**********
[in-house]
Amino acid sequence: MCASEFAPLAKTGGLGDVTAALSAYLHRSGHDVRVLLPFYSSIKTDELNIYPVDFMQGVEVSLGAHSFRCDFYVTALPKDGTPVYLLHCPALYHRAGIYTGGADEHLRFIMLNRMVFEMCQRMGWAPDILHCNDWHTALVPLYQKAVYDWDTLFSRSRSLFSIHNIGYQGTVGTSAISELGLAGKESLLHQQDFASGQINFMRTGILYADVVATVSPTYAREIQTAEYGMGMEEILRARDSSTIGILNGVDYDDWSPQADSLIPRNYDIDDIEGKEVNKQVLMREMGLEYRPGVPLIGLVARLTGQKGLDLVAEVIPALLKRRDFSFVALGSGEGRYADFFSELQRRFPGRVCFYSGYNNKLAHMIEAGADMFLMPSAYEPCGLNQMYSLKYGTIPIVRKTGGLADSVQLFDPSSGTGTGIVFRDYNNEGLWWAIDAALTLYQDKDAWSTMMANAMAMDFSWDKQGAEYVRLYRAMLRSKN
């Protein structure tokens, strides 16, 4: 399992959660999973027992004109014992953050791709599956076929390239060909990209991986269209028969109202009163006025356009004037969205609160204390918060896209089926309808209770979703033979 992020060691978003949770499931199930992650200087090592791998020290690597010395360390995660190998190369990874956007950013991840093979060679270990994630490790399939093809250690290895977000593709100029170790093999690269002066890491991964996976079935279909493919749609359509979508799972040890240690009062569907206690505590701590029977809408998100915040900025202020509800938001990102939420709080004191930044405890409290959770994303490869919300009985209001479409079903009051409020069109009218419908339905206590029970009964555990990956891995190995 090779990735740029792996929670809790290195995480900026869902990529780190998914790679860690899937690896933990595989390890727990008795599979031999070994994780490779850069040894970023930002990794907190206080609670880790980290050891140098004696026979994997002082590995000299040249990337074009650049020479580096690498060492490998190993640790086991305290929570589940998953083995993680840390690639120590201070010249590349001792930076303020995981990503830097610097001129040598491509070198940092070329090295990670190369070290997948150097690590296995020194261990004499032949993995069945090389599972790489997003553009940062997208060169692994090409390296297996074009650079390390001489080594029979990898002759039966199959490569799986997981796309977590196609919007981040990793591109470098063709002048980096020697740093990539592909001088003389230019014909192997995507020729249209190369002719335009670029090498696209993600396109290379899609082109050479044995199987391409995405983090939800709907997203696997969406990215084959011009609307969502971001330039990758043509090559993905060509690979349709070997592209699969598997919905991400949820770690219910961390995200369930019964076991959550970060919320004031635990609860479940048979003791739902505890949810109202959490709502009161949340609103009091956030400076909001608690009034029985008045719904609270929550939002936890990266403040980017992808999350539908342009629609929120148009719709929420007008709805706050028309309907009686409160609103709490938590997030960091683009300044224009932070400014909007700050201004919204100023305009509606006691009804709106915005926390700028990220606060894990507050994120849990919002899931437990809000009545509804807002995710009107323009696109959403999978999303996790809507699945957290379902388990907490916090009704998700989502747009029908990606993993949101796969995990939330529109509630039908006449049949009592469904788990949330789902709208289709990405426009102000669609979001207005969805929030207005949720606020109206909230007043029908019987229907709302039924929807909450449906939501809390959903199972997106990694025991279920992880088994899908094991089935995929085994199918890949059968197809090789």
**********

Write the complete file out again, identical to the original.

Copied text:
[in-house]
Amino acid sequence: MCASEFAPLAKTGGLGDVTAALSAYLHRSGHDVRVLLPFYSSIKTDELNIYPVDFMQGVEVSLGAHSFRCDFYVTALPKDGTPVYLLHCPALYHRAGIYTGGADEHLRFIMLNRMVFEMCQRMGWAPDILHCNDWHTALVPLYQKAVYDWDTLFSRSRSLFSIHNIGYQGTVGTSAISELGLAGKESLLHQQDFASGQINFMRTGILYADVVATVSPTYAREIQTAEYGMGMEEILRARDSSTIGILNGVDYDDWSPQADSLIPRNYDIDDIEGKEVNKQVLMREMGLEYRPGVPLIGLVARLTGQKGLDLVAEVIPALLKRRDFSFVALGSGEGRYADFFSELQRRFPGRVCFYSGYNNKLAHMIEAGADMFLMPSAYEPCGLNQMYSLKYGTIPIVRKTGGLADSVQLFDPSSGTGTGIVFRDYNNEGLWWAIDAALTLYQDKDAWSTMMANAMAMDFSWDKQGAEYVRLYRAMLRSKN
């Protein structure tokens, strides 16, 4: 399992959660999973027992004109014992953050791709599956076929390239060909990209991986269209028969109202009163006025356009004037969205609160204390918060896209089926309808209770979703033979 992020060691978003949770499931199930992650200087090592791998020290690597010395360390995660190998190369990874956007950013991840093979060679270990994630490790399939093809250690290895977000593709100029170790093999690269002066890491991964996976079935279909493919749609359509979508799972040890240690009062569907206690505590701590029977809408998100915040900025202020509800938001990102939420709080004191930044405890409290959770994303490869919300009985209001479409079903009051409020069109009218419908339905206590029970009964555990990956891995190995 090779990735740029792996929670809790290195995480900026869902990529780190998914790679860690899937690896933990595989390890727990008795599979031999070994994780490779850069040894970023930002990794907190206080609670880790980290050891140098004696026979994997002082590995000299040249990337074009650049020479580096690498060492490998190993640790086991305290929570589940998953083995993680840390690639120590201070010249590349001792930076303020995981990503830097610097001129040598491509070198940092070329090295990670190369070290997948150097690590296995020194261990004499032949993995069945090389599972790489997003553009940062997208060169692994090409390296297996074009650079390390001489080594029979990898002759039966199959490569799986997981796309977590196609919007981040990793591109470098063709002048980096020697740093990539592909001088003389230019014909192997995507020729249209190369002719335009670029090498696209993600396109290379899609082109050479044995199987391409995405983090939800709907997203696997969406990215084959011009609307969502971001330039990758043509090559993905060509690979349709070997592209699969598997919905991400949820770690219910961390995200369930019964076991959550970060919320004031635990609860479940048979003791739902505890949810109202959490709502009161949340609103009091956030400076909001608690009034029985008045719904609270929550939002936890990266403040980017992808999350539908342009629609929120148009719709929420007008709805706050028309309907009686409160609103709490938590997030960091683009300044224009932070400014909007700050201004919204100023305009509606006691009804709106915005926390700028990220606060894990507050994120849990919002899931437990809000009545509804807002995710009107323009696109959403999978999303996790809507699945957290379902388990907490916090009704998700989502747009029908990606993993949101796969995990939330529109509630039908006449049949009592469904788990949330789902709208289709990405426009102000669609979001207005969805929030207005949720606020109206909230007043029908019987229907709302039924929807909450449906939501809390959903199972997106990694025991279920992880088994899908094991089935995929085994199918890949059968197809090789």